Recently, members of one of the grassroots networks, the Detroit Digital Justice Coalition (DDJC), traveled abroad to expand our wireless knowledge and networks. Diana Nucera, Katie Hearn and myself spent a week in Brazil learning wireless protocols from international community tech allies. We wanted to strengthen our understanding of what community ownership of fiber optics and wireless mesh networks could look like when significantly scaled up. Conversations and training sessions with representatives actively working with Guifi.net, the largest community network in the world, provided several viable options and perspectives on ownership, maintenance and expansion of mesh networks.
We also spent part of our time in Visconde de Maua, Brazil, about 3 hours into the mountains. This location really provided perspective regarding the possibilities and challenges of wireless mesh reach. The home we stayed in was an artist and technology collective residence dedicated to supporting technology incubation and training, as well as artist residency and workshops. It is in a rural area and shares a wireless connection with a neighbor. The network is fast and although it rained heavily every day we were there, it only went down for a few hours on one of the days.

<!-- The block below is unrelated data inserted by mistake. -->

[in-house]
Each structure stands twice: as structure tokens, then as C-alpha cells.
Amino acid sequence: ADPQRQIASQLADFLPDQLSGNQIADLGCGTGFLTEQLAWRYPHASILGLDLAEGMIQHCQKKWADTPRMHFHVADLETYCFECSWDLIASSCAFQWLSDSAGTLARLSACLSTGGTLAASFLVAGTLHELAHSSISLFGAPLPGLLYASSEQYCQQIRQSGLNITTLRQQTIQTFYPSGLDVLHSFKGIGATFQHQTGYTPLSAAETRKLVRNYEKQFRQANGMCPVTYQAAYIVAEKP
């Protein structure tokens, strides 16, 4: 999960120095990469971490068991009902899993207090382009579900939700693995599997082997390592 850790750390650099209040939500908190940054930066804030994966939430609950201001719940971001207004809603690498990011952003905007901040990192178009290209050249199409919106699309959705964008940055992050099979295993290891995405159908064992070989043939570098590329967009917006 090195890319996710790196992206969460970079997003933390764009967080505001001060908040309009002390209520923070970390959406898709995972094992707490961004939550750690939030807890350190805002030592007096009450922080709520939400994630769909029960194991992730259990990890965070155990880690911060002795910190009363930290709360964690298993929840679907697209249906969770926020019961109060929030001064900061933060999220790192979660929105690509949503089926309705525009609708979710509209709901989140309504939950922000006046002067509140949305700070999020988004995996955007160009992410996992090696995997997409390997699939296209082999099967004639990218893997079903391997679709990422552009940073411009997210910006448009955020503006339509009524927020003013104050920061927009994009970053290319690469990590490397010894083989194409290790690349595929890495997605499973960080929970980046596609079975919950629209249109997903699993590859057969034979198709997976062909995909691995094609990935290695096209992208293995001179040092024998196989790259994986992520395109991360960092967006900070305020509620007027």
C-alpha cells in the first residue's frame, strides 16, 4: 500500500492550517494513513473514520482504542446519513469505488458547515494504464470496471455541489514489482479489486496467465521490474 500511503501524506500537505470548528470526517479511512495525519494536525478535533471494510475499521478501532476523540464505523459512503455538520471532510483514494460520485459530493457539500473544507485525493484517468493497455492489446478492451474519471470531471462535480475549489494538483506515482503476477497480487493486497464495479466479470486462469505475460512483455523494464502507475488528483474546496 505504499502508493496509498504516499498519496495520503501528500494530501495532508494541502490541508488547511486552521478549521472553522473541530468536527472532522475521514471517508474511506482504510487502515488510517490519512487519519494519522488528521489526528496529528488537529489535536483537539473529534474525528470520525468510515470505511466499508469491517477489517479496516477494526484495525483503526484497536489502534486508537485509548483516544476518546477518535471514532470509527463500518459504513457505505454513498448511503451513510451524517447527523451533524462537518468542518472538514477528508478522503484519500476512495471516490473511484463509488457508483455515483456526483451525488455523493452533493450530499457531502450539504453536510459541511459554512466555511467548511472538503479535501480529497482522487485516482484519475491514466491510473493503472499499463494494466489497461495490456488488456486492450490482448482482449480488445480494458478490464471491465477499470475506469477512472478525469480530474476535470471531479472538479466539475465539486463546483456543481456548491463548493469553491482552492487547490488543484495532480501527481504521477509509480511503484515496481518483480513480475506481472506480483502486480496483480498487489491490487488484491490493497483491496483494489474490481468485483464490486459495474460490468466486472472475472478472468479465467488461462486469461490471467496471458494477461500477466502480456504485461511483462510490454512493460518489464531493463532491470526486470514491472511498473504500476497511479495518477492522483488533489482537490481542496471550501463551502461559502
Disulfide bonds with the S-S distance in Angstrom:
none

This mesh network was intended to be part of a larger wireless network, but because the location is so rural, there are many trees, and it rains often, some of the other connections do go down frequently. Also, because the location is not easily accessible, and residents are only minimally trained on how to flash their routers, when other issues arise, residents have to wait until someone who is more thoroughly trained on their network can make the trek into the mountains to reset it.
This example is one of the reasons why Detroit’s Digital Stewards Program was designed as a train the trainer style program. This model of training “prepares teams of community organizers, people with construction skills, and techies to design and deploy communications infrastructure with a commitment to the Detroit Digital Justice Principles”
· Digital justice ensures that all members of our community have equal access to media and technology, as producers as well as consumers.
· Digital justice provides multiple layers of communications infrastructure in order to ensure that every member of the community has access to life-saving emergency information.